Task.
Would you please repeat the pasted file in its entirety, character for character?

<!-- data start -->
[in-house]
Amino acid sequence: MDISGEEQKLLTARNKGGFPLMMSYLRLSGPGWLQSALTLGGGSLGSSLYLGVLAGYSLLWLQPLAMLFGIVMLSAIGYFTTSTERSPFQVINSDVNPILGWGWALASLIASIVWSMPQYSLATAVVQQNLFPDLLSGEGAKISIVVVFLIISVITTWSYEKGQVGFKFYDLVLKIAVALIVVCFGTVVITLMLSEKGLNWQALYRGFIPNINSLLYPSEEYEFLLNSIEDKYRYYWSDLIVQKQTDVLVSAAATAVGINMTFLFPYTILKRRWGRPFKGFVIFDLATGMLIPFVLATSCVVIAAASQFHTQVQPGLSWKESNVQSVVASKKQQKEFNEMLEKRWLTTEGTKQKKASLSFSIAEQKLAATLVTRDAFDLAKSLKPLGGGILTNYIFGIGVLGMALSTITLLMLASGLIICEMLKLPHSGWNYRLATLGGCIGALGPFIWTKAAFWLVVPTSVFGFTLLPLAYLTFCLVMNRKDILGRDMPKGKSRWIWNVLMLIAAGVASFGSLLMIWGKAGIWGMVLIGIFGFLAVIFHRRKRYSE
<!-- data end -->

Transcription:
[in-house]
Amino acid sequence: MDISGEEQKLLTARNKGGFPLMMSYLRLSGPGWLQSALTLGGGSLGSSLYLGVLAGYSLLWLQPLAMLFGIVMLSAIGYFTTSTERSPFQVINSDVNPILGWGWALASLIASIVWSMPQYSLATAVVQQNLFPDLLSGEGAKISIVVVFLIISVITTWSYEKGQVGFKFYDLVLKIAVALIVVCFGTVVITLMLSEKGLNWQALYRGFIPNINSLLYPSEEYEFLLNSIEDKYRYYWSDLIVQKQTDVLVSAAATAVGINMTFLFPYTILKRRWGRPFKGFVIFDLATGMLIPFVLATSCVVIAAASQFHTQVQPGLSWKESNVQSVVASKKQQKEFNEMLEKRWLTTEGTKQKKASLSFSIAEQKLAATLVTRDAFDLAKSLKPLGGGILTNYIFGIGVLGMALSTITLLMLASGLIICEMLKLPHSGWNYRLATLGGCIGALGPFIWTKAAFWLVVPTSVFGFTLLPLAYLTFCLVMNRKDILGRDMPKGKSRWIWNVLMLIAAGVASFGSLLMIWGKAGIWGMVLIGIFGFLAVIFHRRKRYSE